Man claims he was forced to carry package


A man accused of smuggling $649,900 worth of heroin to Bermuda told a jury yesterday he was forced to bring the drugs to the island by a Jamaican “don” who threatened to kill his family.

Omar Davy, 38, said he was kidnapped and beaten by a group of men over a $24,000 debt related to architectural drawings hours before he was to fly to Bermuda.

He added: “I was fearful and I was nervous that if I didn’t agree that they were going to start hitting me and choking me again.

“I feared for my life. I thought the only way out was to agree and I did.”

Mr Davy, a Jamaican national, denies importation of the drugs, possession with intent to supply and wilful obstruction of a customs officer on July 10 last year.

He told the Supreme Court he was an architectural draftsman and worked from his home in the country’s Manchester Parish.

He added he had done work for several politicians and “dons”, who the court heard were “community leaders” often tied to criminal activity.

Mr Davy said he was paid $24,000 by a don for a design job in February 2016, but never delivered the work.

He explained he had left Jamaica a month after taking the job and flew to Bermuda in June or July of that year.

He said he was wrongly arrested in Bermuda and police seized his laptop and a thumb-drive containing his work for the don.

When he received the computer back eight months later, the work was gone.

Mr Davy said in the months before his arrest, he was in Scarborough, Canada on a visit to family members.

He said he had bought a ticket to fly to Bermuda on July 10 to deal with a traffic ticket, but the day before he was confronted by two men outside his brother’s house.

Mr Davy said the men showed him videos of his family and one of the men made a video call and he recognised the voice of the man on the phone as the don.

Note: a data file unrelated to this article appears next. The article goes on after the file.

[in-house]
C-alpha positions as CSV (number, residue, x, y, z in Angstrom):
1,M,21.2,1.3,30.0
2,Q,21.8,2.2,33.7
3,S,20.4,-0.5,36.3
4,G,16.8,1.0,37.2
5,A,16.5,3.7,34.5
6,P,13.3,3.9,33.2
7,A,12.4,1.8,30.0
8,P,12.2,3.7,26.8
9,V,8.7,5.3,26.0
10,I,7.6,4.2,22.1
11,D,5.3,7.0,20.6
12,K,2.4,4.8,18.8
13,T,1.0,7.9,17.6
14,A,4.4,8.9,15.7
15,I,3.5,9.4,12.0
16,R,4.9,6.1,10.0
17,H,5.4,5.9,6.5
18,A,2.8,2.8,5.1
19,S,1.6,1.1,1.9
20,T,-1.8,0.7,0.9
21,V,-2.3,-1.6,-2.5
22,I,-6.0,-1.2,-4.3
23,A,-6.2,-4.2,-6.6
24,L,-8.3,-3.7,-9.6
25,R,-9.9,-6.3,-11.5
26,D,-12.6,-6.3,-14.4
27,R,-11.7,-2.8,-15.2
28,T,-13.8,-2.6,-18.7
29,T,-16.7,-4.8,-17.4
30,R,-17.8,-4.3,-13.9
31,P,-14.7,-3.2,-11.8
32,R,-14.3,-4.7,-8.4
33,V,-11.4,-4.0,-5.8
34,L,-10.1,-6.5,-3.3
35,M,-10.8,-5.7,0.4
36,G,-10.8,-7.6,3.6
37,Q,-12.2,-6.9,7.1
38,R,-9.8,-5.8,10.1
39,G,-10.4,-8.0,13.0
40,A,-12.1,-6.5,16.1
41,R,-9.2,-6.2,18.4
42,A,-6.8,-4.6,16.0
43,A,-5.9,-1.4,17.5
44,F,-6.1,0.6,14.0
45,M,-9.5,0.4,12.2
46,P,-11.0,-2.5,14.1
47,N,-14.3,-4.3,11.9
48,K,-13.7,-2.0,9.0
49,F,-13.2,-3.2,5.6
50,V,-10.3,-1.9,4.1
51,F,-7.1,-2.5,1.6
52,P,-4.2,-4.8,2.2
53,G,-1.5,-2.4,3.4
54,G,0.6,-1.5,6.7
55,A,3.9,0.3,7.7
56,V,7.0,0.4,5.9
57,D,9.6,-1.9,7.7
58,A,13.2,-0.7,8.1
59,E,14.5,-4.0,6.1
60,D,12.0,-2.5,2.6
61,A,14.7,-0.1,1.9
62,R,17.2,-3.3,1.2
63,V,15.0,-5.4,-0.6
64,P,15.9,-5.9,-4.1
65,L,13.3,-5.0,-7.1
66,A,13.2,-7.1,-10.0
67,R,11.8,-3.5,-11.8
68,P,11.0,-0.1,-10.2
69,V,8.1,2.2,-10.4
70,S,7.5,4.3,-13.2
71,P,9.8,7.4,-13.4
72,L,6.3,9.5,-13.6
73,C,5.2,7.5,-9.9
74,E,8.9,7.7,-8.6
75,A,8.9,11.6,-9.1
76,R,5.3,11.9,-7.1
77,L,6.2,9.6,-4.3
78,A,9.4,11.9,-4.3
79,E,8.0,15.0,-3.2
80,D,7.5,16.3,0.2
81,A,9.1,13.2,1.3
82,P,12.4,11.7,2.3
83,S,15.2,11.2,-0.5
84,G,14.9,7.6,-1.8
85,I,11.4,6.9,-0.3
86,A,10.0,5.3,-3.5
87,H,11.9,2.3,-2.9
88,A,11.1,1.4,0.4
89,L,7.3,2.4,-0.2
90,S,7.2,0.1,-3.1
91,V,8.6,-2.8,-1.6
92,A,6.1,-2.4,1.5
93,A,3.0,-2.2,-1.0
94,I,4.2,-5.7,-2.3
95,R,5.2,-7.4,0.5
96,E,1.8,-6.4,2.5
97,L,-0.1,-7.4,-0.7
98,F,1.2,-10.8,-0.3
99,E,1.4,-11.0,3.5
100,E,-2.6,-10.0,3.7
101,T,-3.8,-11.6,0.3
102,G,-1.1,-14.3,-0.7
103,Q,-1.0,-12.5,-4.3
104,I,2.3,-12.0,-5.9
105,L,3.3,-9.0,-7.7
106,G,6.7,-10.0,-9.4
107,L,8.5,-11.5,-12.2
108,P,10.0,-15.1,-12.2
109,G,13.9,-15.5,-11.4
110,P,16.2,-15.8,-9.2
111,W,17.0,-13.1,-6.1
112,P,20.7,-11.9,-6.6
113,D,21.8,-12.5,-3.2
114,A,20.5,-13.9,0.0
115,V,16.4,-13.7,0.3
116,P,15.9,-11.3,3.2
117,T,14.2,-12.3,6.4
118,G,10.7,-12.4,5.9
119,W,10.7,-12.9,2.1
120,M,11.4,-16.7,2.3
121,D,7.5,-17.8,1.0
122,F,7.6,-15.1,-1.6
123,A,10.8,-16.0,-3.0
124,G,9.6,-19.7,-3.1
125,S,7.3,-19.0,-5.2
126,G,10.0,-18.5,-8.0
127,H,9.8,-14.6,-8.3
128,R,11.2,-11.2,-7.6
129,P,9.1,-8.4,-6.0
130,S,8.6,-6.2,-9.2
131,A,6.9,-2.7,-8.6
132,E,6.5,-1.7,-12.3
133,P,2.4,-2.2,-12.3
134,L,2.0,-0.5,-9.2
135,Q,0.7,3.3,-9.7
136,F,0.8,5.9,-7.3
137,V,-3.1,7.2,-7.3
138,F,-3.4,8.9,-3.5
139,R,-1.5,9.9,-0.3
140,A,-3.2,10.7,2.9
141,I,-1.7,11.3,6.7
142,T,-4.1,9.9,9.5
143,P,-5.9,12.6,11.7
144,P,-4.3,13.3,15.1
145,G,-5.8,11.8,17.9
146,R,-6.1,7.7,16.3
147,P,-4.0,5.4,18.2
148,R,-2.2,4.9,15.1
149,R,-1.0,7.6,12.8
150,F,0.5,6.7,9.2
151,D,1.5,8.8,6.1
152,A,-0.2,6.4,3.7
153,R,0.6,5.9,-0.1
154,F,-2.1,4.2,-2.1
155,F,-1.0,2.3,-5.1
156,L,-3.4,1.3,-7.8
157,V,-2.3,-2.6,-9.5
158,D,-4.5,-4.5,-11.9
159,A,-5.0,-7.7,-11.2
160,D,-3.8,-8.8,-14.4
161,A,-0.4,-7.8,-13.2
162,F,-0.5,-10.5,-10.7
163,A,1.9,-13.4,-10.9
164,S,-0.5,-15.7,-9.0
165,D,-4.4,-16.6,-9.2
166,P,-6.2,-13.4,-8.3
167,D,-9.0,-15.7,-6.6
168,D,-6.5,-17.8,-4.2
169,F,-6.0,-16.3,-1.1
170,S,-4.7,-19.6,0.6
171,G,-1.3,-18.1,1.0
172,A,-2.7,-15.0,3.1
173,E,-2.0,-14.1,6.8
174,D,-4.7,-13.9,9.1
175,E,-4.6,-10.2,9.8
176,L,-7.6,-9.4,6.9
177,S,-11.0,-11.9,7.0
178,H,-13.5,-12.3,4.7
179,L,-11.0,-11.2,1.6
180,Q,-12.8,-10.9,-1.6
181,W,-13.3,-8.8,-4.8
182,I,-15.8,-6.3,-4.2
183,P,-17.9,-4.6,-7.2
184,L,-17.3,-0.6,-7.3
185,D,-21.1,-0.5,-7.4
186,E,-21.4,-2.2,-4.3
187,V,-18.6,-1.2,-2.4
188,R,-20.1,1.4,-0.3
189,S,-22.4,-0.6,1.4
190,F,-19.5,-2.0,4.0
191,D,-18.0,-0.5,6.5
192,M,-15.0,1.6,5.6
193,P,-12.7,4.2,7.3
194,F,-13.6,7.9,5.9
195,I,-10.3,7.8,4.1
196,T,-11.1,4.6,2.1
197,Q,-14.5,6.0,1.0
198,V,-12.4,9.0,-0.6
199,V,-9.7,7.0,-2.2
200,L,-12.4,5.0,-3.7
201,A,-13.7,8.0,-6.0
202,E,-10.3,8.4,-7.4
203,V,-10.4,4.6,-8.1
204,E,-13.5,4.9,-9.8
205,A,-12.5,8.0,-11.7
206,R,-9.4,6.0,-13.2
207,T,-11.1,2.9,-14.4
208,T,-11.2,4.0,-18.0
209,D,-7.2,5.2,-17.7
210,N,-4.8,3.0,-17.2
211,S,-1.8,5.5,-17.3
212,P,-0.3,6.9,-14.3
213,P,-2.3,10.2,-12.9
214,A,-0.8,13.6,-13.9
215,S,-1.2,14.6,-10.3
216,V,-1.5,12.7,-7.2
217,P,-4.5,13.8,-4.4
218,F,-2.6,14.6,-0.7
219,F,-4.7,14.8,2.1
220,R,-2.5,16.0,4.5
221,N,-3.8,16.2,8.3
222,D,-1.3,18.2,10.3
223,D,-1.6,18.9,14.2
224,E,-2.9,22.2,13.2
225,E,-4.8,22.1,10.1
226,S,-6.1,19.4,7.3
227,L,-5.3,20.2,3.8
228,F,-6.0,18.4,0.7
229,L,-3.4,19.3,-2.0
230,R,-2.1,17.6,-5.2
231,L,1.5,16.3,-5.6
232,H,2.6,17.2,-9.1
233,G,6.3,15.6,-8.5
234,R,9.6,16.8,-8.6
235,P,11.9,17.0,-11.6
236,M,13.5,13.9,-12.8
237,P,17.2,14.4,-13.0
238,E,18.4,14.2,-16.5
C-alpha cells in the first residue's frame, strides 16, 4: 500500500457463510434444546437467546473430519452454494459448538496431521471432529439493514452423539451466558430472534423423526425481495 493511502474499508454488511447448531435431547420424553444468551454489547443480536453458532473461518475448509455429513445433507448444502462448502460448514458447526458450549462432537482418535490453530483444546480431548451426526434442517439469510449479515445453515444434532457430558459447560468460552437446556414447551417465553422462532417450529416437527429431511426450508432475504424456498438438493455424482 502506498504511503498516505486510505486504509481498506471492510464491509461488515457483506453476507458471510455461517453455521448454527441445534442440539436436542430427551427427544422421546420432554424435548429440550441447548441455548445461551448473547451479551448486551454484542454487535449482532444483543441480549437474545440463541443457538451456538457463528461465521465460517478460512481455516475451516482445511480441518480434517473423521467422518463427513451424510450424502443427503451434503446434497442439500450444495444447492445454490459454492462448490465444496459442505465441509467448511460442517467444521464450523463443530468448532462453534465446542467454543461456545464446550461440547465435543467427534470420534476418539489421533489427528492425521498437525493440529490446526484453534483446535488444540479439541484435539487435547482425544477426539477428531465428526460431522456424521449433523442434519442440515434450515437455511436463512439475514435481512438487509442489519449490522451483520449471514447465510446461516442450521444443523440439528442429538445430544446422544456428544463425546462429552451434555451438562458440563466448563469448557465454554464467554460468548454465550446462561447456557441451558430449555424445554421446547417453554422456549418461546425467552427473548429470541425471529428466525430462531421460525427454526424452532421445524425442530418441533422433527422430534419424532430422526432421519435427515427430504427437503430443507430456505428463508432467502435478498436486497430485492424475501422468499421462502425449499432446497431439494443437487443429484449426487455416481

He said: “When I heard the voice of the don I knew in my mind what this was all about.”

Mr Davy told the court the men took his suitcases and documents and forced him at gunpoint into the back of an SUV.

He said one of the men pulled a black cloth over his head and began to choke him.

Mr Davy added the men continued to choke and hit him for about 20 minutes as they drove him to another location, where he heard a garage door close.

He said he was pulled from the van and battered again, then taken to a basement and choked until he was unconscious.

Mr Davy added that after he came round one of the men told him that he was going to take a package with him to Bermuda, and put an object in a book inside his laptop case.

Mr Davy said the men told him to take the package out and tape it to his legs after he got through customs and drove him to Toronto’s Pearson International Airport in time for his flight.

Mr Davy told the court he passed Canadian customs, but when he was on the plane he considered leaving the package in the plane.

But he said he slid it down the back of his pants instead.

He added that when he was taken for a secondary search in Bermuda, he panicked.

Mr Davy said: “I was nervous. I was distressed. I was worried. Lots of thoughts were going through my mind. My family was on my mind.

“I was panicked and ran. I didn’t know what to do. I was terrified. I thought of killing myself.”

But Alan Richards, for the Crown, said Mr Davy’s story was a “film script” filled with lies.

Mr Davy told Mr Richards that he had $1,500 in US cash along with several hundred Canadian dollars in his wallet when he was abducted, but that none of the money was taken.

He also admitted he had accepted the job from the don in April, not February as he had testified earlier.

Mr Richards questioned how Mr Davy could be badly assaulted until he could barely stand and hours later was able outrun several Bermuda customs officers.

Detective Constable Jeffrey Blaire, the officer in charge of the case, told the court he was present when Mr Davy was strip-searched after his arrest.

He said Mr Davy had no scratches, bruises, open wounds or swelling and had not complained of pain or discomfort.

The trial continues.

It is The Royal Gazette’s policy not to allow comments on stories regarding criminal court cases. This is to prevent any statements being published that may jeopardise the outcome of that case.

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